Usage
  • 24 views
  • 137 downloads

Balance mechanisms during standing and walking in young and older adults

  • Author / Creator
    Lee, Sungeun
  • Maintaining balance is controlled by two different processes: feedforward and feedback control. Feed-forward control is used prior to performing voluntary movements whereas feedback control is used to correct for unexpected perturbations. Studies suggested that age-related changes in postural responses may contribute to increased risk of falls in older adults. To address whether Tai Chi training can induce improved patterns of feed-forward control, voluntary arm elevations during standing were performed. Compared to age-matched controls, smaller displacements of the center of pressure were found among older adults who practice Tai Chi. This may suggest adapted feed-forward control induced by training. To investigate feedback control, perturbations were applied while walking with various arm constraints. Context-dependent modulation in response amplitude was found with changing levels of postural threat in older adults, comparable to young adults. Delayed onset latencies and frequent inhibition of Soleus may suggest less effective balance strategies employed in older adults, and an increased risk of falling.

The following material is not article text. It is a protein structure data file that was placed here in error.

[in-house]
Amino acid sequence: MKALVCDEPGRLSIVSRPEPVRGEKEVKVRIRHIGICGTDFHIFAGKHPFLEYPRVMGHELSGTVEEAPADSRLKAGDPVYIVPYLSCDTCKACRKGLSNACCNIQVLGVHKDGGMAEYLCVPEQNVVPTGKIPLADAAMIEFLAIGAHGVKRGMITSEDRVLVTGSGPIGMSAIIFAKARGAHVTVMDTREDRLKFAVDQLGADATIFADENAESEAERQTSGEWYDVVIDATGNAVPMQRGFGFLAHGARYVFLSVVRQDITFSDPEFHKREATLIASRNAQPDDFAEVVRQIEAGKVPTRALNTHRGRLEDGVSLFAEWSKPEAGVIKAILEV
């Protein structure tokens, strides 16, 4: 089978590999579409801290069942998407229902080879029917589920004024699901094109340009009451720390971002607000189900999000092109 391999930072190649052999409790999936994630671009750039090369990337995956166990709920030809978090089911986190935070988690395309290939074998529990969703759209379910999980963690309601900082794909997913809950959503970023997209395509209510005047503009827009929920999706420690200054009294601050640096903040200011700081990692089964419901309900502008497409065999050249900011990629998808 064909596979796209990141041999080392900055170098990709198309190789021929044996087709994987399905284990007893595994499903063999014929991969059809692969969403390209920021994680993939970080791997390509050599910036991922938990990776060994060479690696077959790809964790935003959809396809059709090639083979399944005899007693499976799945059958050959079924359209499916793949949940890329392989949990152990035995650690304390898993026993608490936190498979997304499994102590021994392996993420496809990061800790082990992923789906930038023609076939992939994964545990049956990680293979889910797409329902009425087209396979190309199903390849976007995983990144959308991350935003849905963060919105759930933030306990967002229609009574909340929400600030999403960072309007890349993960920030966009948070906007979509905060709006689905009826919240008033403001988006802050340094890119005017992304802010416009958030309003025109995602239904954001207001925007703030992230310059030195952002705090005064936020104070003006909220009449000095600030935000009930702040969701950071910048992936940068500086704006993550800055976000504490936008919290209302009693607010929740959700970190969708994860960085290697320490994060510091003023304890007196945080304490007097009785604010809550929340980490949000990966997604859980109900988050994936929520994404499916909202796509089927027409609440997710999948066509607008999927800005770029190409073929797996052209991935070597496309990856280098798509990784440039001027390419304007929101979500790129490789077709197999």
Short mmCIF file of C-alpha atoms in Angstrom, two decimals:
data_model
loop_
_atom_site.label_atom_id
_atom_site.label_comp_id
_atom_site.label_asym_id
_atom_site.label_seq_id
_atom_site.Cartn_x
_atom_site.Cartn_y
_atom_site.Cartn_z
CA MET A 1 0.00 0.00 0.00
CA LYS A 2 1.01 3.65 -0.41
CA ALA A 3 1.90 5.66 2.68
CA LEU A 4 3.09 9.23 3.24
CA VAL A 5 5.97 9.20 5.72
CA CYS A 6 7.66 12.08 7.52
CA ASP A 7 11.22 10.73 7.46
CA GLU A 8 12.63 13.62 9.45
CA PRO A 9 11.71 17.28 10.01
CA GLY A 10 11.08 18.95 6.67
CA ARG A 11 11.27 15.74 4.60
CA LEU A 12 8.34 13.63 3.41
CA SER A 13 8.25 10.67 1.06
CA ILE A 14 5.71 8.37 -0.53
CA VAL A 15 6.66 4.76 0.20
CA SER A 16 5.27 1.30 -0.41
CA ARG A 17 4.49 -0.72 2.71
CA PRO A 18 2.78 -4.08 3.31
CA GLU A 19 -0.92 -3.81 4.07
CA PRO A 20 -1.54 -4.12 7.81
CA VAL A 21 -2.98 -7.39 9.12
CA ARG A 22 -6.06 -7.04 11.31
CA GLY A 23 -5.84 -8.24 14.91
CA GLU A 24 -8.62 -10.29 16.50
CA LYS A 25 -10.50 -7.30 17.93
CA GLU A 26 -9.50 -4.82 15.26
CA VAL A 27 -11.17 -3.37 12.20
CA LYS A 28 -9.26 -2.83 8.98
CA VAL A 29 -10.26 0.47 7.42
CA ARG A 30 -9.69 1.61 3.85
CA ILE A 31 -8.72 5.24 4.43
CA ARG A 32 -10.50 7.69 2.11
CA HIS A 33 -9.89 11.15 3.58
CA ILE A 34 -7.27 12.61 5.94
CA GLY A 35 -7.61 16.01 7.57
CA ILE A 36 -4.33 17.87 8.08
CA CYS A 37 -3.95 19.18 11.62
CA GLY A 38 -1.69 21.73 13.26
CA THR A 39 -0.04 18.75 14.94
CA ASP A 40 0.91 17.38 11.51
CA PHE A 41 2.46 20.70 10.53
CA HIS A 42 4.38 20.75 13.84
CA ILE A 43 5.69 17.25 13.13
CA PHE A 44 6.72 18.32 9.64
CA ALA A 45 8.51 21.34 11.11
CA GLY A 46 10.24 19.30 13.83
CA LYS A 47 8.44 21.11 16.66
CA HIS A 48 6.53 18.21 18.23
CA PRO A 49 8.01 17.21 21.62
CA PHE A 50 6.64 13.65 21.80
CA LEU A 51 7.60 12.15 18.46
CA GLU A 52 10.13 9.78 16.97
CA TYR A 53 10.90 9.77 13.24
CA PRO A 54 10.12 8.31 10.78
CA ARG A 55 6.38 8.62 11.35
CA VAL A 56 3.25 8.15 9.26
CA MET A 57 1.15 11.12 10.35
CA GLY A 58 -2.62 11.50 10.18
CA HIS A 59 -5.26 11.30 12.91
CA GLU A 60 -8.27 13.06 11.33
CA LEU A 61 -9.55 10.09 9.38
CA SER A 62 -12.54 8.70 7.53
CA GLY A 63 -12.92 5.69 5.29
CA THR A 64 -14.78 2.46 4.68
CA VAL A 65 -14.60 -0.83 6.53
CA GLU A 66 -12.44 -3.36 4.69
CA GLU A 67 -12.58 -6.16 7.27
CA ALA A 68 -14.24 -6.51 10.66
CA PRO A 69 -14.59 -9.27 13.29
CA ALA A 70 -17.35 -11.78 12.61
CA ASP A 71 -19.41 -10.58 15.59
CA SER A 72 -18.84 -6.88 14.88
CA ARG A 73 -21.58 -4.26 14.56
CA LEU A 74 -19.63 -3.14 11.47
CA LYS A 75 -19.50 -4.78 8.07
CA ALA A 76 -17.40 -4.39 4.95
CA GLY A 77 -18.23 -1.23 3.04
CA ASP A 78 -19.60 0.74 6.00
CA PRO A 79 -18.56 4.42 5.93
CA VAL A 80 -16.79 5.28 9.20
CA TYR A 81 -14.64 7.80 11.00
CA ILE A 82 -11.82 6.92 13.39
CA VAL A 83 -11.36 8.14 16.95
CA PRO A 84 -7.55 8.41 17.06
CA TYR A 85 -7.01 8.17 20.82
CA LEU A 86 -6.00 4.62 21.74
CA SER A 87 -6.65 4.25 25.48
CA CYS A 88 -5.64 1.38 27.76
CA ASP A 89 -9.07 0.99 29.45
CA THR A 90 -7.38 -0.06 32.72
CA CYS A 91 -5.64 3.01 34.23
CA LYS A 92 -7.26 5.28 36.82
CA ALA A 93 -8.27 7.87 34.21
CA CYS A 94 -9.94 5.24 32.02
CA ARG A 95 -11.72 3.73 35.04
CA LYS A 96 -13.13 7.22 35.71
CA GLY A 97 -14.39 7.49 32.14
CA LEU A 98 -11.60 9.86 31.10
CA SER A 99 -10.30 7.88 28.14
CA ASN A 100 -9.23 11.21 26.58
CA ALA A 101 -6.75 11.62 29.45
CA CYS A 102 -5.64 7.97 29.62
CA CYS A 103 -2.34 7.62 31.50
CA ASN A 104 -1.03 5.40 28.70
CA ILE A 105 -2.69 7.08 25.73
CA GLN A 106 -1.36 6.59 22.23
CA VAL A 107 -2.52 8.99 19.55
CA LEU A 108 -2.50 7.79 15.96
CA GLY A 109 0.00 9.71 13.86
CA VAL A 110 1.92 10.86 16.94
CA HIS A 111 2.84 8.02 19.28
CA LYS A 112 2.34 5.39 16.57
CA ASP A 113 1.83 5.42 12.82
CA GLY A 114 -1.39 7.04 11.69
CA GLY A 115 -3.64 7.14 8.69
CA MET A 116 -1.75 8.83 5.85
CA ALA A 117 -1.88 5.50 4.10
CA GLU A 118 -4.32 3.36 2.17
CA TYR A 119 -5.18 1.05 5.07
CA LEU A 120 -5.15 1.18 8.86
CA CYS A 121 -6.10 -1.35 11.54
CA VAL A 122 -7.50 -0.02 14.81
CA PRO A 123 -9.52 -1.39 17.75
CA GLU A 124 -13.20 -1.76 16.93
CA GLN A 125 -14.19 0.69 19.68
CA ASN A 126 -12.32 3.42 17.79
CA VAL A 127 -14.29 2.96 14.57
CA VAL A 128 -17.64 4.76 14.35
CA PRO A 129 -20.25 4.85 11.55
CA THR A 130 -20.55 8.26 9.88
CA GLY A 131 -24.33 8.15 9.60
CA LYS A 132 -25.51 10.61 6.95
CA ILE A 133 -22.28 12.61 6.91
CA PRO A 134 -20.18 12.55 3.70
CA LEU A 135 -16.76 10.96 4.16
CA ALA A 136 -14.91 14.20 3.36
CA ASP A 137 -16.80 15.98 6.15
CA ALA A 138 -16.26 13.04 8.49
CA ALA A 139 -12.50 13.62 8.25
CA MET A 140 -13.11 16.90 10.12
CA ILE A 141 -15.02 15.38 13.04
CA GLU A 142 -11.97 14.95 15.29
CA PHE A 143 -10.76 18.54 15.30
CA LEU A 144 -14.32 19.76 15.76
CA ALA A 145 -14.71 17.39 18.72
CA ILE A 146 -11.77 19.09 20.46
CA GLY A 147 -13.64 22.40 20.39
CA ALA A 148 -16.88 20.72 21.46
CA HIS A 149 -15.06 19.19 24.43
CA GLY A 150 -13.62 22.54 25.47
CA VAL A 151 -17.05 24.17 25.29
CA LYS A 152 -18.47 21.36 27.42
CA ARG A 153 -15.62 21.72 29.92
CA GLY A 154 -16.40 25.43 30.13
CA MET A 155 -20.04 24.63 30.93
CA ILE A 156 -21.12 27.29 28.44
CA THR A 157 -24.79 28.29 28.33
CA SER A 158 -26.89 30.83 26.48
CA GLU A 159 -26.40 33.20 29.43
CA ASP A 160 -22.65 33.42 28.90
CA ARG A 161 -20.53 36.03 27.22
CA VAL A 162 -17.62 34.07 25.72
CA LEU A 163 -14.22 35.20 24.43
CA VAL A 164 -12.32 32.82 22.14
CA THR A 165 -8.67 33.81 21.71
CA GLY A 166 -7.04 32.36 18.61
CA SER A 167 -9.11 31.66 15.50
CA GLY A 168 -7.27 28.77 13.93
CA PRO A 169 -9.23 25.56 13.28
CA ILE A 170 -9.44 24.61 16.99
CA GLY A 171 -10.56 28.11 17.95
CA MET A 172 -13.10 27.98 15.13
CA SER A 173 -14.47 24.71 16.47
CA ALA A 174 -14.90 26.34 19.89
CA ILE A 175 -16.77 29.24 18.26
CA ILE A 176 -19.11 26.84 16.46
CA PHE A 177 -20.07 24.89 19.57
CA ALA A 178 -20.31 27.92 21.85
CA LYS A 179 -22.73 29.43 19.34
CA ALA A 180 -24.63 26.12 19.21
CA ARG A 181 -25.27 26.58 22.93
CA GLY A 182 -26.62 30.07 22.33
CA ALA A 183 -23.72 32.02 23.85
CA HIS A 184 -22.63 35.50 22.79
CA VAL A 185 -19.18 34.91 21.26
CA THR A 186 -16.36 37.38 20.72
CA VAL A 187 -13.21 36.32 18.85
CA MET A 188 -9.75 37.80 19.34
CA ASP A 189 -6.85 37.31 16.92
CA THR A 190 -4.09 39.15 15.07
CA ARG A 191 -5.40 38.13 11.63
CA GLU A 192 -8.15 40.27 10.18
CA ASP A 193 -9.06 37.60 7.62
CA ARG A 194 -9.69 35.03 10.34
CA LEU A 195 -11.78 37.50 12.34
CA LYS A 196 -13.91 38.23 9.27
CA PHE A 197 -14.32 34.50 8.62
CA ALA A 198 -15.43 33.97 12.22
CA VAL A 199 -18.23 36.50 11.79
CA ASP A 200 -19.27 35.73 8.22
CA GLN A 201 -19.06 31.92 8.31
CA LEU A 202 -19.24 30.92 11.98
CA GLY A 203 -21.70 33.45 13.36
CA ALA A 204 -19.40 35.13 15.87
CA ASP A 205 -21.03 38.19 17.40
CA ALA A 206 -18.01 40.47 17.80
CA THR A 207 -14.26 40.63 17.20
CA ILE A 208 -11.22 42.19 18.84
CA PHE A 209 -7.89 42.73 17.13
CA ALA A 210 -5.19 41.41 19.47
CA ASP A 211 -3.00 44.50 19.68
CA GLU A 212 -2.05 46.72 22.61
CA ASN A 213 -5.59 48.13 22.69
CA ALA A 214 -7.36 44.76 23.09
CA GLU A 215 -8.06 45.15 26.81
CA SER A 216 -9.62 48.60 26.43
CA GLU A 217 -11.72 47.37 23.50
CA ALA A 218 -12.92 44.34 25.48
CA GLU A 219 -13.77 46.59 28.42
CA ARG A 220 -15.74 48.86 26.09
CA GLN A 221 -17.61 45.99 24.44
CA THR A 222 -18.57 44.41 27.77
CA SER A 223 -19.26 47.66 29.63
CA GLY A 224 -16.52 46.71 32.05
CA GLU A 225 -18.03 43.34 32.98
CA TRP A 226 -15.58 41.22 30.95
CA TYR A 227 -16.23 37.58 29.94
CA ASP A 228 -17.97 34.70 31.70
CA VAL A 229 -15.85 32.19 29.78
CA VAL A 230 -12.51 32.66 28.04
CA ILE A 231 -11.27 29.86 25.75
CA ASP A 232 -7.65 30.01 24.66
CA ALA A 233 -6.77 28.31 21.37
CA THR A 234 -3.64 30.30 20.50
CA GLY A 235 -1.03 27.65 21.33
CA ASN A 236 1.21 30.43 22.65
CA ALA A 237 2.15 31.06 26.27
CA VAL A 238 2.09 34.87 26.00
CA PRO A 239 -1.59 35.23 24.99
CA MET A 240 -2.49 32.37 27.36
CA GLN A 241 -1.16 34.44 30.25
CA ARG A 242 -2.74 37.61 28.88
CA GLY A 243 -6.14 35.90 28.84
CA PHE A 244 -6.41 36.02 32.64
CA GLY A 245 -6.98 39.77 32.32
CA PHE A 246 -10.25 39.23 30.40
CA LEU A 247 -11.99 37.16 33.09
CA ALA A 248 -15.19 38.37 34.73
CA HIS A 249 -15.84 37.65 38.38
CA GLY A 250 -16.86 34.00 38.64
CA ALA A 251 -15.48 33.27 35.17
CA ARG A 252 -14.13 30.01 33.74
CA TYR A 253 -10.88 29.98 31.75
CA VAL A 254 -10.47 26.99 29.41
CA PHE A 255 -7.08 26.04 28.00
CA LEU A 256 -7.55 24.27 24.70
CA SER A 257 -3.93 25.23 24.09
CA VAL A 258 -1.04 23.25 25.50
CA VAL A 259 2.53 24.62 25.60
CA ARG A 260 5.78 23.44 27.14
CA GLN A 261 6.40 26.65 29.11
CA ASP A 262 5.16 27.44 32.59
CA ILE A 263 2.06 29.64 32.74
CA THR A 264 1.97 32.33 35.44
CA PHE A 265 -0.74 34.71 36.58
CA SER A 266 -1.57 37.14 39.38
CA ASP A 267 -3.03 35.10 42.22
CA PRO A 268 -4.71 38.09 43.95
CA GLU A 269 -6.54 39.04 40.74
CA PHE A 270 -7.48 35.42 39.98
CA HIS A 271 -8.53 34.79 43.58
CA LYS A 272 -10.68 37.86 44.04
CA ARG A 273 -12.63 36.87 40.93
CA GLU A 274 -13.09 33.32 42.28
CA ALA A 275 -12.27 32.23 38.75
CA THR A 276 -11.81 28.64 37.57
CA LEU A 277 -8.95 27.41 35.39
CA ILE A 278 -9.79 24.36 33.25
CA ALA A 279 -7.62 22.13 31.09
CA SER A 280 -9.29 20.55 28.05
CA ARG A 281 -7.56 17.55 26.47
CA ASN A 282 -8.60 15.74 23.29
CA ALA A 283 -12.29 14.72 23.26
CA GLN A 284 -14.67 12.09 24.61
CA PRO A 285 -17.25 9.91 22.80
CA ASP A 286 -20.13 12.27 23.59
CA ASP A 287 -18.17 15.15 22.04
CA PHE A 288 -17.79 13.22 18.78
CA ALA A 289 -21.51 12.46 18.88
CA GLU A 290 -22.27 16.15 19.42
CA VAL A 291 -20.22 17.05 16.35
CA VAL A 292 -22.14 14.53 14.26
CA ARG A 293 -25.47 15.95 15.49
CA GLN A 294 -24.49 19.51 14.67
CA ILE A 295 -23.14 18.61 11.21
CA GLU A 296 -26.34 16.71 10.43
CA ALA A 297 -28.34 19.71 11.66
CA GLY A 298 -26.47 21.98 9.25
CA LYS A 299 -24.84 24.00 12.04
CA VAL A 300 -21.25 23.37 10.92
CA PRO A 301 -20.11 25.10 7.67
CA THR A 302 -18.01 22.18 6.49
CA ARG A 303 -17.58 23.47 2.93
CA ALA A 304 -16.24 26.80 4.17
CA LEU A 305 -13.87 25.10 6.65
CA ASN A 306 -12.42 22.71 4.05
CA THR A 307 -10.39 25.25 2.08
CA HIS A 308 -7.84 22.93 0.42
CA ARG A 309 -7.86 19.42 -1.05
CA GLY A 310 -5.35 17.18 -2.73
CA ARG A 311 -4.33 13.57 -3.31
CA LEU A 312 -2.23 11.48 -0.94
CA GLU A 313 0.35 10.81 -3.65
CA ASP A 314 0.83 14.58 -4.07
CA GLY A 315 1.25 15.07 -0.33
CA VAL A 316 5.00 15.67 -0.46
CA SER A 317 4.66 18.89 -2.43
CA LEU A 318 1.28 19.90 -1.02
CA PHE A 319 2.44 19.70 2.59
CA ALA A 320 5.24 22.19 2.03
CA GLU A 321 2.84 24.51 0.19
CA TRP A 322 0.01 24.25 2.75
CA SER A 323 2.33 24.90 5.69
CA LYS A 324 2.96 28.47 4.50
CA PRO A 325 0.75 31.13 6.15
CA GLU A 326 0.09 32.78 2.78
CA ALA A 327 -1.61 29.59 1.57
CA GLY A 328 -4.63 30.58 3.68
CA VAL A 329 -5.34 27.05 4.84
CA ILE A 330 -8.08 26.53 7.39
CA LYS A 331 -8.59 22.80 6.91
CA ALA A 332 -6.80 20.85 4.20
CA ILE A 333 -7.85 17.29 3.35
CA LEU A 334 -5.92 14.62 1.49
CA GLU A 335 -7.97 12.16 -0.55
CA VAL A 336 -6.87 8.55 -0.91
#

• Subjects / Keywords
  • Graduation date
    2010-06
  • Type of Item
    Thesis
  • Degree
    Master of Science
  • DOI
    https://doi.org/10.7939/R3S123
  • License
    This thesis is made available by the University of Alberta Libraries with permission of the copyright owner solely for non-commercial purposes. This thesis, or any portion thereof, may not otherwise be copied or reproduced without the written consent of the copyright owner, except to the extent permitted by Canadian copyright law.
  • Language
    English
  • Institution
    University of Alberta
  • Degree level
    Master's
  • Department
    • Faculty of Rehabilitation Medicine
  • Supervisor / co-supervisor and their department(s)
    • Misiaszek, John (Occupational Therapy)
  • Examining committee members and their departments
    • Camicioli, Richard (Neurology)
    • Yang, Jaynie (Physical Therapy)